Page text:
For those of you who may not remember "Pre's" era, Steve Prefontaine was a runner with an attitude. By the time his career peaked, he held more US records than any person before or after. But what makes this hero different is that his two biggest moments were his greatest defeats. In the 1972 Munich Olympics his performance was far less than expected, but an even greater tragedy loomed, as Pre's life would be taken minutes after a party honoring his efforts on behalf of amateur athletes.
More than his feats on the track, it was Pre's love-hate relationship with fans and fellow athletes that made his character so unique. His habit of speaking before considering if what he was about to say was really possible, seemed to be his greatest motivator. Boasting that he would break records and race to new heights fed the media and fan's appetites while often angering other contestants. The movie allows Pre to grow, and after the disheartening loss at Munch along with the terrorist crisis at those games, Pre begins to unfold a new era in his life.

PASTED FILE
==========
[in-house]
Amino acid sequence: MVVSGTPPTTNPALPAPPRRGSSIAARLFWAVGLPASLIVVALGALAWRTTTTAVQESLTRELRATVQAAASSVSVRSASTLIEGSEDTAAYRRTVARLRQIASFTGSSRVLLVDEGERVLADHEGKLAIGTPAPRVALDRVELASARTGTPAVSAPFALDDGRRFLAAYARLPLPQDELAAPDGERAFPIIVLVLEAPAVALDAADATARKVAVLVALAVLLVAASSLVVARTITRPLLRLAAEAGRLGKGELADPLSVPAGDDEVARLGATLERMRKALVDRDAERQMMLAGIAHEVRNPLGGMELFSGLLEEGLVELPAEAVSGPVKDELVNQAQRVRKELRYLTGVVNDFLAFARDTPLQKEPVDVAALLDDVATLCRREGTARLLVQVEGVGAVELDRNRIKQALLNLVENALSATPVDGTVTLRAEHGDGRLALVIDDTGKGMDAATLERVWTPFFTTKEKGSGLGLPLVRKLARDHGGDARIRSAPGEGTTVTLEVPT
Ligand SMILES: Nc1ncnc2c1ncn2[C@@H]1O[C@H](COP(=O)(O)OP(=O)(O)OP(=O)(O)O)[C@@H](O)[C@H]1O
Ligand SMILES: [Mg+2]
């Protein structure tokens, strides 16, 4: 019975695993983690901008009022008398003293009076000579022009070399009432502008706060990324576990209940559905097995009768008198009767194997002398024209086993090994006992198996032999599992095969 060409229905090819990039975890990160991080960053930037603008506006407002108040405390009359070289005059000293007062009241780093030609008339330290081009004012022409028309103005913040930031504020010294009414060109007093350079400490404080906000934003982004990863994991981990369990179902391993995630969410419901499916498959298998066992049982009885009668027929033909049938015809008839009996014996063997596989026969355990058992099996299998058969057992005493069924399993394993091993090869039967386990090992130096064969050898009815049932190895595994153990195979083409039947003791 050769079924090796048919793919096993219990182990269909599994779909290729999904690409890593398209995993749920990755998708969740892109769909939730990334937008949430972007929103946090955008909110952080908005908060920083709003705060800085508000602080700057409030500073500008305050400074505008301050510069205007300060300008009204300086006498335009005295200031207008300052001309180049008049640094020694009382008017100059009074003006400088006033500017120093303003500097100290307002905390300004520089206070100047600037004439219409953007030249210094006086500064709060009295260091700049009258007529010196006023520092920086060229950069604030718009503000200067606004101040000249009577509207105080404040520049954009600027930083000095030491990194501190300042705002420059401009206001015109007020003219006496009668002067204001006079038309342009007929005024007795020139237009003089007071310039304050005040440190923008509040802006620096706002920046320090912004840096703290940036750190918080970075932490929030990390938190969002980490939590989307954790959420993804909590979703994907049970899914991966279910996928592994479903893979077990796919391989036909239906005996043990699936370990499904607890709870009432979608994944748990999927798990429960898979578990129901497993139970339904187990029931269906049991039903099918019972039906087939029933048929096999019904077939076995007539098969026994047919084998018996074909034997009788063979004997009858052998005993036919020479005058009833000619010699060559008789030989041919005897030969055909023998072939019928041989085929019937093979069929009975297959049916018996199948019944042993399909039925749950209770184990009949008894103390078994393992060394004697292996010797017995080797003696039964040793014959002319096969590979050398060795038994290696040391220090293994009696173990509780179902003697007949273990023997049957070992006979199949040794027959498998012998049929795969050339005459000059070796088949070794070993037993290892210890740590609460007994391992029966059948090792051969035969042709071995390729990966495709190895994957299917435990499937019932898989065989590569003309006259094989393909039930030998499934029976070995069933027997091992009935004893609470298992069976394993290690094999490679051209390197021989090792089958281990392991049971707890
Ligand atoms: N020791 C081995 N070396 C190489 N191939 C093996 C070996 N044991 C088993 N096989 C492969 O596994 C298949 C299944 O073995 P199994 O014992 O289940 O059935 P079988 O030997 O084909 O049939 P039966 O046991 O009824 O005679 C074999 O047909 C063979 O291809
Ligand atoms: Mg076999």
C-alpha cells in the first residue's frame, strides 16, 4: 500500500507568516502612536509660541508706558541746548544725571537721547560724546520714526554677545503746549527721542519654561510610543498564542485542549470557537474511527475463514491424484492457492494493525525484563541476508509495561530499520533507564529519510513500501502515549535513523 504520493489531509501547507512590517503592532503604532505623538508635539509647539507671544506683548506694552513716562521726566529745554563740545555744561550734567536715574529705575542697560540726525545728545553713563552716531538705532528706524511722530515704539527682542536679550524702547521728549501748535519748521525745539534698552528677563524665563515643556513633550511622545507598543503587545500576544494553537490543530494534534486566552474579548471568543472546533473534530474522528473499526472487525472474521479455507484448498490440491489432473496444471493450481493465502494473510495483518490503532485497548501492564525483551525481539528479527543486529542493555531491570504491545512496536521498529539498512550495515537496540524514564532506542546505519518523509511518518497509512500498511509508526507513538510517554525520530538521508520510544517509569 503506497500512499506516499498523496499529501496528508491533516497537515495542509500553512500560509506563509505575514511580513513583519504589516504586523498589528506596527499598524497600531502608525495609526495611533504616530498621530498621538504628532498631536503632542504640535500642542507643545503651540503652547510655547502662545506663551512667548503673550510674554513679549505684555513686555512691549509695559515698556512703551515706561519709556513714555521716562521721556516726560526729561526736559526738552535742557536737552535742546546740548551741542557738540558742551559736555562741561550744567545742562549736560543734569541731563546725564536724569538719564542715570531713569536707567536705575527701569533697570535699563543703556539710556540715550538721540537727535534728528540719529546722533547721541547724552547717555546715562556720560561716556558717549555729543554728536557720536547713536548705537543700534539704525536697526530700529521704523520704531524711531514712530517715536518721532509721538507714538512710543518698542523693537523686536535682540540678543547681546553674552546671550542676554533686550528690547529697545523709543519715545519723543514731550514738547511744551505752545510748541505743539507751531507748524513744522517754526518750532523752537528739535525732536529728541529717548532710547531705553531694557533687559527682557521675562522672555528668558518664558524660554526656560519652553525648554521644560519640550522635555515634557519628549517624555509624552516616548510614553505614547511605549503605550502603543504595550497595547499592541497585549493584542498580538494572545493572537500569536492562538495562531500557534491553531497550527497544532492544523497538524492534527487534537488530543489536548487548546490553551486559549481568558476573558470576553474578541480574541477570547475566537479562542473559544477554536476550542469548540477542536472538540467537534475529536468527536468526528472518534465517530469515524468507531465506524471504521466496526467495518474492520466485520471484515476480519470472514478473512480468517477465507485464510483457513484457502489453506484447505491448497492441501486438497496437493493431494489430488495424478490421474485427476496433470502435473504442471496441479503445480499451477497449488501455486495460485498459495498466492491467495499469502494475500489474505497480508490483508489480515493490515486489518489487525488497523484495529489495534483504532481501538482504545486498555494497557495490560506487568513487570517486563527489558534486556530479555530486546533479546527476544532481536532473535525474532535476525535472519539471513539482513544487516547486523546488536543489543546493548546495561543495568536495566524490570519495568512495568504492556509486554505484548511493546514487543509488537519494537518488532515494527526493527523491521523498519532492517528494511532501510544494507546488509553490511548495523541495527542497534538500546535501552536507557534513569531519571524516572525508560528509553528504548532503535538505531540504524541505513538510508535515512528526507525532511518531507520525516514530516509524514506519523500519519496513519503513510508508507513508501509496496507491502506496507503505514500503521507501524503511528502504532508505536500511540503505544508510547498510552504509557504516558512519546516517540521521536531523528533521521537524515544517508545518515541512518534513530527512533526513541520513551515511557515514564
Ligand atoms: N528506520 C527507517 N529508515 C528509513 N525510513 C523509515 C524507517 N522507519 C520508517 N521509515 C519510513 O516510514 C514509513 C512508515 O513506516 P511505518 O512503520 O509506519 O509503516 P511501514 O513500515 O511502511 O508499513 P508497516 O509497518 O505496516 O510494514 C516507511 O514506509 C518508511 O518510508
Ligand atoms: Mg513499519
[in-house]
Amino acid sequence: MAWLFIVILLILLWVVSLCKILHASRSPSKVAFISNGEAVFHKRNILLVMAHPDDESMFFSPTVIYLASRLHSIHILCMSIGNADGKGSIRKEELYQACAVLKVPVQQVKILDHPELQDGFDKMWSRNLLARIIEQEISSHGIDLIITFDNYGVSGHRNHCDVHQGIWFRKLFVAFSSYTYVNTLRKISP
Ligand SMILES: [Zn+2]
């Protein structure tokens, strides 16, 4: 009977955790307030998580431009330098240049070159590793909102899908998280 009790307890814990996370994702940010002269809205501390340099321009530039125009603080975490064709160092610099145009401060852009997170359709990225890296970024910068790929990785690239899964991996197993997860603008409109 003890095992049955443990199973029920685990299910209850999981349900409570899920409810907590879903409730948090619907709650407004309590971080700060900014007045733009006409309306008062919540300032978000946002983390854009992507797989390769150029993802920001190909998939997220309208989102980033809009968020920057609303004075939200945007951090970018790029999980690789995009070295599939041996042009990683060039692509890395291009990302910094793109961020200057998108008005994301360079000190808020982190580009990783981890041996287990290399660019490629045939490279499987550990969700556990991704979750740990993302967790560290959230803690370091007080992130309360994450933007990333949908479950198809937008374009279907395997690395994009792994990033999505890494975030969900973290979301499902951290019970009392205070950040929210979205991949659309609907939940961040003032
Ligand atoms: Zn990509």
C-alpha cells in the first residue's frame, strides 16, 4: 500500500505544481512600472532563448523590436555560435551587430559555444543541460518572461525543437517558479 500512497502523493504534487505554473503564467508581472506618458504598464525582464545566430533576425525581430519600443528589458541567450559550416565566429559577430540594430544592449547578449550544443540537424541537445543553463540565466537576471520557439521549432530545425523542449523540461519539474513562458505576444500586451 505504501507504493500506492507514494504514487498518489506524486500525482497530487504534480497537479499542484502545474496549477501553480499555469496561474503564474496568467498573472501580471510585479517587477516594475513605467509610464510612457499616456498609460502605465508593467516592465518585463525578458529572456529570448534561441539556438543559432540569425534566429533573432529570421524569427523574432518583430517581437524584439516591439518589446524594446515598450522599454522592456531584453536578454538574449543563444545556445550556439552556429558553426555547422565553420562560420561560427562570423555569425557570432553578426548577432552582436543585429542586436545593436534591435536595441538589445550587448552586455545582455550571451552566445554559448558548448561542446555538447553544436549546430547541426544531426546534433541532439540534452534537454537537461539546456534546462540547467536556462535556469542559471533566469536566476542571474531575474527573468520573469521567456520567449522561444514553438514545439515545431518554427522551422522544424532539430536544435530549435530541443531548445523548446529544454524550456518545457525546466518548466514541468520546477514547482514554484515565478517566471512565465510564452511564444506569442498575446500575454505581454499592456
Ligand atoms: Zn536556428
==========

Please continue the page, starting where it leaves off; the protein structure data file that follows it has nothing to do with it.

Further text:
Accounts from close associates concur that actor Jared Leto has the runner down pat, but the creators of Prefontaine did make some poor decisions. Throughout the film, we see characters aged with makeup, talking in an interview situation at the present time. I found this attempt to verify the truth of a dramatic movie manipulative and distracting. I also didn't appreciate small changes, like renaming the Amateur Athletic Union that Pre fought to the fictitious ATU.
But my greatest criticism is the avoidance of truth in the unfortunate car accident. An autopsy found his blood alcohol level was over the legal limit, yet the movie has no indication of Pre being the least bit intoxicated. Even a closeup of the speedometer reading 30 mph is included, and it is insinuated that another vehicle was the cause of his death. Audiences, especially teens, need to know that even the fastest man in America cannot outrun the consequences of drinking and driving.